Psychologist Maureen Perry-Jenkins, the newly appointed director for the Center for Research on Families, has also done a great deal of research surrounding the transition into parenthood in working-class families and is one of the most highly cited work-family scholars in the world. Her research, which has been largely funded by the National Institutes of Health, is centered on the psychological well-being and emotional stability of parents and children with regard to work and responsibilities. She has found that violated expectations surrounding the division of child care are associated with increased distress after children are born, that working night shifts may be a risk factor for depressive symptoms and relationship conflict in new parents, and that shared leisure time during pregnancy and after is integral to well-functioning marriages. Her work also reveals that while lesbian couples tend to divide housework equally, biological mothers often contribute more to child care.
Women, gender, and sexuality expert Miliann Kang has found herself in the limelight in recent months. Her book, The Managed Hand: Race, Gender and the Body in Beauty Service Work, has been widely praised. It employs intimate, firsthand encounters to delve into the racial and societal implications of the manicure industry, which is increasingly driven by Asian immigrants. The book has won four awards from the American Sociological Association as well as the National Women’s Studies Association’s Sara Whaley Book Prize. Kang’s research surrounding the ‘tiger mom’ stereotype has also landed her lectures and talks around the country.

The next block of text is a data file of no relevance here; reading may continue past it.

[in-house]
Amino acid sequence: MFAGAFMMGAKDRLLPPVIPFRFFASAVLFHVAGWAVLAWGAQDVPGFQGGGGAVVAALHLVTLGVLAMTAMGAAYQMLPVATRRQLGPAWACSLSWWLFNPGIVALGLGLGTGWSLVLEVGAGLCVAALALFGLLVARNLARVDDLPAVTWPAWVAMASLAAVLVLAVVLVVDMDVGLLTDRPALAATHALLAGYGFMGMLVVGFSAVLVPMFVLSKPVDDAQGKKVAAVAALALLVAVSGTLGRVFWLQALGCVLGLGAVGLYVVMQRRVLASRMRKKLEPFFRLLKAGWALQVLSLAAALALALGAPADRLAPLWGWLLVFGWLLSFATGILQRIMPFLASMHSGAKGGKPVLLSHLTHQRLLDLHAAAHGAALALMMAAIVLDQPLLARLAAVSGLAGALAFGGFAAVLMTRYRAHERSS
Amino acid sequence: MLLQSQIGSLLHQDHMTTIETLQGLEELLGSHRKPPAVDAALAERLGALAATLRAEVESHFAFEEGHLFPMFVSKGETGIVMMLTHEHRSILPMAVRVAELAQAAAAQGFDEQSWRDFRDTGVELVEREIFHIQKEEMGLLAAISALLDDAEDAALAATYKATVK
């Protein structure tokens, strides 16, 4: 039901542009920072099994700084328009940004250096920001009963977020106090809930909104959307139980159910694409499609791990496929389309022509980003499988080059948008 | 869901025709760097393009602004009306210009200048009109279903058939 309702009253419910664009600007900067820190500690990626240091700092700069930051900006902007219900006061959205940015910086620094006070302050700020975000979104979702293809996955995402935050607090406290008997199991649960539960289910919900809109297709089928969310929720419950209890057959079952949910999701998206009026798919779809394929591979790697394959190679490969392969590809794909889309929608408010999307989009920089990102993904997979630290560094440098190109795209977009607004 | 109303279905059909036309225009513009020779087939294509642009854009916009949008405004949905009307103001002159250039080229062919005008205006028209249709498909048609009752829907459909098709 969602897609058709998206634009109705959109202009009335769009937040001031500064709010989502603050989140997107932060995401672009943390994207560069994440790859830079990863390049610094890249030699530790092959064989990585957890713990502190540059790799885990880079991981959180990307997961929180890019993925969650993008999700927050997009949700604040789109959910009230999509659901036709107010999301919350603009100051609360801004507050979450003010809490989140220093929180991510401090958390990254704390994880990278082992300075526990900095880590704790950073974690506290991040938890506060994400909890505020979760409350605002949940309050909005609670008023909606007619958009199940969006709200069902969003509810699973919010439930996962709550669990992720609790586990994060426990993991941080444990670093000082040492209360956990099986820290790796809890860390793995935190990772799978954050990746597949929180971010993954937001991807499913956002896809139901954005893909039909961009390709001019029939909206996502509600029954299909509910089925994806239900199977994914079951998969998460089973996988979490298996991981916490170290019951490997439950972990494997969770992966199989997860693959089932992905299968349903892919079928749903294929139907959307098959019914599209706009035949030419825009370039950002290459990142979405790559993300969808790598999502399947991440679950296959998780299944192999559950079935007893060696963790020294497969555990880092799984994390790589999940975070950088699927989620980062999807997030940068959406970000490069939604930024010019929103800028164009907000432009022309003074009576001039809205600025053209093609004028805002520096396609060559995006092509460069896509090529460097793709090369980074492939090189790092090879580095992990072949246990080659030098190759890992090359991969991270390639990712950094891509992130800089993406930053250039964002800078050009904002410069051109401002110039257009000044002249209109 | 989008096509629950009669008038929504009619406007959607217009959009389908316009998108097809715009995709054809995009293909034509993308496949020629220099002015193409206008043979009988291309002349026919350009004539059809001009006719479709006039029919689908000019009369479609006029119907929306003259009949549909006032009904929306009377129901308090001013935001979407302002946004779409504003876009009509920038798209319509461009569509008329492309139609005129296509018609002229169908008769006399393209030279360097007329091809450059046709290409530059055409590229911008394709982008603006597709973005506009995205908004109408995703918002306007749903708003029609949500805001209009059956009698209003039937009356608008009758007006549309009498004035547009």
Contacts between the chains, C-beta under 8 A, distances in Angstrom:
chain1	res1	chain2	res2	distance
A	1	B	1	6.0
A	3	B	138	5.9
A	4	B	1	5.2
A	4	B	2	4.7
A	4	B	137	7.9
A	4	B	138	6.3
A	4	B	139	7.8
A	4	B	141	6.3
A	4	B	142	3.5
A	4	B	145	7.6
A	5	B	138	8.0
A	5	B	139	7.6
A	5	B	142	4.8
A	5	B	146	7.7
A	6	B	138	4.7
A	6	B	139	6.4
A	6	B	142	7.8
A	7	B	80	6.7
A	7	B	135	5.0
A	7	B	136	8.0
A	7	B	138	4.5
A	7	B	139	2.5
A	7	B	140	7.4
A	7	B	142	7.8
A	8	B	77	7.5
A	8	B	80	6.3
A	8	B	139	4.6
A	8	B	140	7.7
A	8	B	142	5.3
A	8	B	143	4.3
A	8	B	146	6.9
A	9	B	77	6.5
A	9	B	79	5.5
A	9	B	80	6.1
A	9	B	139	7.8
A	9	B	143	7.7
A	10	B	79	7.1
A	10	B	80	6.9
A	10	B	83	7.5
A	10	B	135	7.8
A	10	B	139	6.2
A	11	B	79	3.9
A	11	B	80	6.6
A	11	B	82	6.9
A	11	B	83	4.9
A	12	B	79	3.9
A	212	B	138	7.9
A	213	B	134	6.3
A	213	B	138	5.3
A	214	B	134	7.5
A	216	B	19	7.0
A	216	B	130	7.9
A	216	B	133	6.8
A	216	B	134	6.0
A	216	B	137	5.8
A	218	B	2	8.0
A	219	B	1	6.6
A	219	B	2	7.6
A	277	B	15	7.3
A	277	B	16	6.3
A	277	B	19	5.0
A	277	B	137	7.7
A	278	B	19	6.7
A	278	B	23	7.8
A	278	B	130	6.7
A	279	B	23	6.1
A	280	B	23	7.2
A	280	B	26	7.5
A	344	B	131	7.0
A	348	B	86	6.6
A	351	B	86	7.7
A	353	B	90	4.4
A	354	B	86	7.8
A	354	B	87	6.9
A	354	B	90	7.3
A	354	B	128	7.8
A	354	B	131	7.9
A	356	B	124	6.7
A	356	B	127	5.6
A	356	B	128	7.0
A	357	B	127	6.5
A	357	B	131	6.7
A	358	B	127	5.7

Sociologist and department chair Donald Tomaskovic-Devey’s recent work has turned heads as it shows that racial employment segregation has hardly budged since 1980, and is even on the rise. His research shows that although it was initially effective, affirmative action has recently had little impact on employment equality, while African Americans are more successful in workplaces that require formal credentials to make hiring decisions. With regard to employment equality, sociologist Jennifer Lundquist has also brought new information to light. Focusing on the military, Lundquist used five measurements of career satisfaction for military subjects, yielding data that shows African American women are the most satisfied with their jobs, followed by African American men, then Latinas, Latinos, and lastly, white men. Lundquist notes salaries and benefits are awarded equally and promotions are given based on standardized success and seniority, allowing for an equal playing field.
An Award-Winning History
Economist Nancy Folbre and sociologist Naomi Gerstel began their long careers during a time when the perceived women’s role was much narrower, yet their contributions have significantly changed the way we think about families. Folbre’s work with family economics can be found in the Economix section of the New York Times blog, while Gerstel continues to conduct award-winning research on marriage and family. Her articles on how marriage limits social ties to relatives, neighbors, and friends have been widely cited in the media, from the New York Times, Boston Globe, Washington Post, and Chronicle of Higher Education to the Oprah Winfrey Show, Charlie Rose, and Good Morning America.
“No other university in this country has so many work-family scholars. I feel so lucky to have ended up in a place where a lot of great people came together,” Misra says.
Amanda Drane '12